William Leftwich Goggin (May 31, 1807 – January 3, 1870) was a nineteenth century politician and lawyer from Virginia.
Born near Bunker Hill, Virginia (now West Virginia), Goggin attended country schools and was eventually graduated from Tucker’s Law School. He studied law and was admitted to the bar in 1828, commencing practice in Liberty, Virginia. Goggin also engaged in agricultural pursuits and politics. He was a member of the Virginia House of Delegates from 1836 to 1837 and was later elected a Whig to the United States House of Representatives, serving from 1839 to 1843. In 1842, he unsuccessfully contested the election of Thomas W. Gilmer, but eventually got the seat when Gilmer resigned early, serving again from 1844 to 1845. He later returned for a third time serving from 1847 to 1849, serving as chairman of the Committee on Post Office and Post Roads. In 1859, Goggin ran for Governor of Virginia, but lost to John Letcher. He was a delegate to the Virginia Constitutional Convention in 1861 and was captain of Home Guards for the Confederate Army during the Civil War. Afterward, he continued practicing law until his death on January 3, 1870 near Liberty, Virginia. He was interred in his family's burying ground, Goggin Cemetery near Bunker Hill, Virginia.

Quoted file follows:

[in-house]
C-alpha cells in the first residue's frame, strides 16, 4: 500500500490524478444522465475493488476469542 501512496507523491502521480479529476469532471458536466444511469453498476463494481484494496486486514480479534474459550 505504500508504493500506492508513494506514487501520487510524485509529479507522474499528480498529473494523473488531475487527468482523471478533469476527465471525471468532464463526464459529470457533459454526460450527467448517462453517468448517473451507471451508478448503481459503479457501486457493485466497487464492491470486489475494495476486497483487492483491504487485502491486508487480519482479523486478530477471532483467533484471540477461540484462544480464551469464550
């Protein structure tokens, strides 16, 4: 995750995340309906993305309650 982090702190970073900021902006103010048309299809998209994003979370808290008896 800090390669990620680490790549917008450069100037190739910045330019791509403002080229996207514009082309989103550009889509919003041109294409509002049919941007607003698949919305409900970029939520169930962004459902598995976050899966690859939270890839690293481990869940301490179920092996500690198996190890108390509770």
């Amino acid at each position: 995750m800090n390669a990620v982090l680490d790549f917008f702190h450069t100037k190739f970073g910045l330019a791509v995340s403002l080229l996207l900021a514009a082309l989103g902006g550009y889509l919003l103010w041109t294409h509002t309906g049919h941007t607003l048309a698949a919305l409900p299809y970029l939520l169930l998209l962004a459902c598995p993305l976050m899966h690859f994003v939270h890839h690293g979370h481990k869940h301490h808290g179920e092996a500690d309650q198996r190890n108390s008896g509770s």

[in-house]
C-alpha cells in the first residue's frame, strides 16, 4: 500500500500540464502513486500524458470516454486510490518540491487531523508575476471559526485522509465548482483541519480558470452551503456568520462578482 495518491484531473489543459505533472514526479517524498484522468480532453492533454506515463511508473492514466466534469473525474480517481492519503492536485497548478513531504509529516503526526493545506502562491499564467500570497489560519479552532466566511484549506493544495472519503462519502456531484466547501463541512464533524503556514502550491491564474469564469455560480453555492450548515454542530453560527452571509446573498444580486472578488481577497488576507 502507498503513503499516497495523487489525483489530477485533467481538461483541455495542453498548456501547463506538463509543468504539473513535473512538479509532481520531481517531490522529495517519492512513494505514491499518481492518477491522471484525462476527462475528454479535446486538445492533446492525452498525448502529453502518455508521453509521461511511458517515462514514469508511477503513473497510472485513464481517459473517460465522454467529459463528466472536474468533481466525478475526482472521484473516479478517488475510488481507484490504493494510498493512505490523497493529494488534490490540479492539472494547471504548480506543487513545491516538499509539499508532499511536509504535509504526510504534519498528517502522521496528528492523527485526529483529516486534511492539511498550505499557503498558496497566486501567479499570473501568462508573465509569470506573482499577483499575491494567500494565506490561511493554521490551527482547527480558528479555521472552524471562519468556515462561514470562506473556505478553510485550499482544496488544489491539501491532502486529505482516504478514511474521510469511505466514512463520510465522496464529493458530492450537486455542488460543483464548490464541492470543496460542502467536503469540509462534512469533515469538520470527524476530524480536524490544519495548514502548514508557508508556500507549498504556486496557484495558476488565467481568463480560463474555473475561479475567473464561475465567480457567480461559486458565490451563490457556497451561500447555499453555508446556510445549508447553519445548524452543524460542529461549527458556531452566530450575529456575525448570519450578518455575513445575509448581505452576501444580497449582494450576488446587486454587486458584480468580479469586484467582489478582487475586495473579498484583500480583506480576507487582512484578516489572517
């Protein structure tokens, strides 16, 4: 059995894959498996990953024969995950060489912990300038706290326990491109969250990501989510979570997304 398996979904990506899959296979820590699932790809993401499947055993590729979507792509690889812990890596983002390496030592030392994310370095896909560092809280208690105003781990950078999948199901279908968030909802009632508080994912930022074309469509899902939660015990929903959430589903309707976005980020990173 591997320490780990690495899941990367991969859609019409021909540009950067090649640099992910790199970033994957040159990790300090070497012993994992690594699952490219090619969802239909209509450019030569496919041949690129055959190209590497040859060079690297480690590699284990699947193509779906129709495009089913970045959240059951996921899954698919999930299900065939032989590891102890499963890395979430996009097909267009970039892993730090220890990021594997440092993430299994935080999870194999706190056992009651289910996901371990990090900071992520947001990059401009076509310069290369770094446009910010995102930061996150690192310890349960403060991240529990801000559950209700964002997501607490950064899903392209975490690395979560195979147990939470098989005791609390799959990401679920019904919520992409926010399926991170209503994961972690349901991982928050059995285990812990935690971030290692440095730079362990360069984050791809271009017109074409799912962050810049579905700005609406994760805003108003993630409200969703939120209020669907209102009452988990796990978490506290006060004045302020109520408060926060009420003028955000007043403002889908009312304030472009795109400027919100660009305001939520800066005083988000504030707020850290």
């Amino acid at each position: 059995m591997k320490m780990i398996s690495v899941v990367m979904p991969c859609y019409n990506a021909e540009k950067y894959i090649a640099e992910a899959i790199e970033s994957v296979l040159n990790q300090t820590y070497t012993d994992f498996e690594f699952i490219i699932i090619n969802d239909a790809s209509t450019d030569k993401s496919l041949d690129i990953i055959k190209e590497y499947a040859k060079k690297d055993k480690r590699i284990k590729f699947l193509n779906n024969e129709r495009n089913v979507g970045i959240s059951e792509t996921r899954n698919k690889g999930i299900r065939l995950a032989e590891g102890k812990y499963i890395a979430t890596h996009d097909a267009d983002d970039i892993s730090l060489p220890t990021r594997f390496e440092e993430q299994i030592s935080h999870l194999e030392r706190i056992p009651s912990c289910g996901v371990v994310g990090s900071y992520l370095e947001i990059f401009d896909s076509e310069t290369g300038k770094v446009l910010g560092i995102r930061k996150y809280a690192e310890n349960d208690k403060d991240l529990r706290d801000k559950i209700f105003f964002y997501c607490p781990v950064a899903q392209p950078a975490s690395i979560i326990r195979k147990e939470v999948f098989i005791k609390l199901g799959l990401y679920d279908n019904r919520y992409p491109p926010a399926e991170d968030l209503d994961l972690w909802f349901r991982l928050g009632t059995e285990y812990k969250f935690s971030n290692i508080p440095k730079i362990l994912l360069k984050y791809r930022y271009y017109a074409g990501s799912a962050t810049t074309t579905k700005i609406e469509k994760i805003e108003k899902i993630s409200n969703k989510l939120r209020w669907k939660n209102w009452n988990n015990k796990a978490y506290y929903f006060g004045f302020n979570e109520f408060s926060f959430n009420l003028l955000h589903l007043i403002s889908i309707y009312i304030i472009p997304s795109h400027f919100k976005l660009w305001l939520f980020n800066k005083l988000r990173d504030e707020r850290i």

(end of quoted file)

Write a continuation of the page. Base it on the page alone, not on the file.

- William L. Goggin at the Biographical Directory of the United States Congress Retrieved on 2008-10-19
- William L. Goggin at The Political Graveyard
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